Afton, which is based in the US, is the largest supplier of MMT to the South African market. It has conducted several studies, with the results reportedly disputing the negative effects of the substance. In a 2001 study of Honda Civics, Afton found that “there was no [significant] evidence to substantiate concerns that the use of MMT causes emissions failures”.

Another telephonic survey compared the repair rates of catalytic converters in a region where MMT was used against an area where it was not. Afton reported that the repairs were primarily due to recall or warranty issues, and concluded that there was “no statistically significant difference between markets”.

But MMT has been banned in North America, Europe, Asia and Australasia. Very few countries allow the use of the substance in any substantial quantity.

Several oil refineries in South Africa are reportedly committed not to produce unleaded petrol containing MMT, but an industry expert says older refineries might be tempted. “If you’re short of the octane requirement for 93 or 95 petrol, you can add MMT and meet the requirement,” he said. “Especially if it’s not against the law – why not? It’s the cheapest way of doing things.”

According to the industry expert: “The issue is that the consumer’s choices are being limited by not being allowed a truly metal-free petrol.

“If they want to add to consumers’ options by making a third grade of petrol that contains manganese, then they can go ahead.”

Naamsa agrees. “Vehicle manufacturers regard this as a step backwards in terms of fuel quality,” said Rayner.

Lobbyists argue that, should the proposals go ahead, the consumer should be warned.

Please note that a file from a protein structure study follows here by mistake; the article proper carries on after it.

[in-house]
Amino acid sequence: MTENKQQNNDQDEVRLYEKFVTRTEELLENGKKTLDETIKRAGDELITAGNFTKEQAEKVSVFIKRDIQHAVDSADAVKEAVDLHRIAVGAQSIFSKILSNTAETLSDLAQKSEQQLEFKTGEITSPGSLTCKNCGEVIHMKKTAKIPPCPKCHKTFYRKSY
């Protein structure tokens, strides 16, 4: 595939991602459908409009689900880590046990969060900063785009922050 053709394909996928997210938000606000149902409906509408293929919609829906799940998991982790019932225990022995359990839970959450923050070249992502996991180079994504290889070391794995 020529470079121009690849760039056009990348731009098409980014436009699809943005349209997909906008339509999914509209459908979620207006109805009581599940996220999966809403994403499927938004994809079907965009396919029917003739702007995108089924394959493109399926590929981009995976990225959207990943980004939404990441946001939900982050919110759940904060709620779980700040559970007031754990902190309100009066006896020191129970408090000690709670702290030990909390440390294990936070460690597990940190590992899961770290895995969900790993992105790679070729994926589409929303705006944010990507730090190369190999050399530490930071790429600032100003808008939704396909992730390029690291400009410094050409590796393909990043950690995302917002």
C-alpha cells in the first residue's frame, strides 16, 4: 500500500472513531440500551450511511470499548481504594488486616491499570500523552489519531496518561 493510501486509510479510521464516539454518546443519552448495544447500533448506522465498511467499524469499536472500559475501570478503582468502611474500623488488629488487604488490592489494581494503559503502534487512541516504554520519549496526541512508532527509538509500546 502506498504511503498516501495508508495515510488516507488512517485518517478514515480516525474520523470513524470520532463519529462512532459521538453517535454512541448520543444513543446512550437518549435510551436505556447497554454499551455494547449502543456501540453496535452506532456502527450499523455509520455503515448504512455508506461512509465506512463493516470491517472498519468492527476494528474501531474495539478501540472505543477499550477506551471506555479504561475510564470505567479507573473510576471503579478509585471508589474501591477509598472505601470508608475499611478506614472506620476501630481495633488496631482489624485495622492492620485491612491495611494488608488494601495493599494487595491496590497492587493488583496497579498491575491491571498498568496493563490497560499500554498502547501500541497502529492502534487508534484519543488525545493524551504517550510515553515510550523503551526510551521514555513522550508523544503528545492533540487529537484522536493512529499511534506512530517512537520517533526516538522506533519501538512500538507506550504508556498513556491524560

“Vehicle manufacturers would and could not offer financial or other support to such affected vehicle owners,” said Rayner. “Should oil companies actually start adding manganese to unleaded petrol, vehicle manufacturers would need to warn the motoring public.”

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Thalia Holmes
Thalia Holmes

Thalia is a freelance business reporter for the Mail & Guardian. She grew up in Swaziland and lived in the US before returning to South Africa.

She got a cum laude degree in marketing and followed it with another in English literature and psychology before further confusing things by becoming a black economic empowerment (B-BBEE) consultant.

After spending five years hearing the surprised exclamation, "But you're white!", she decided to pursue her latent passion for journalism, and joined the M&G in 2012. 

The next year, she won the Brandhouse Journalist of the Year Award, the Brandhouse Best Online Award and was chosen as one of five finalists from Africa for the German Media Development Award. In 2014, she and a colleague won the Standard Bank Sivukile Multimedia Award. 

She now writes and edits for various publications, but her heart still belongs to the M&G.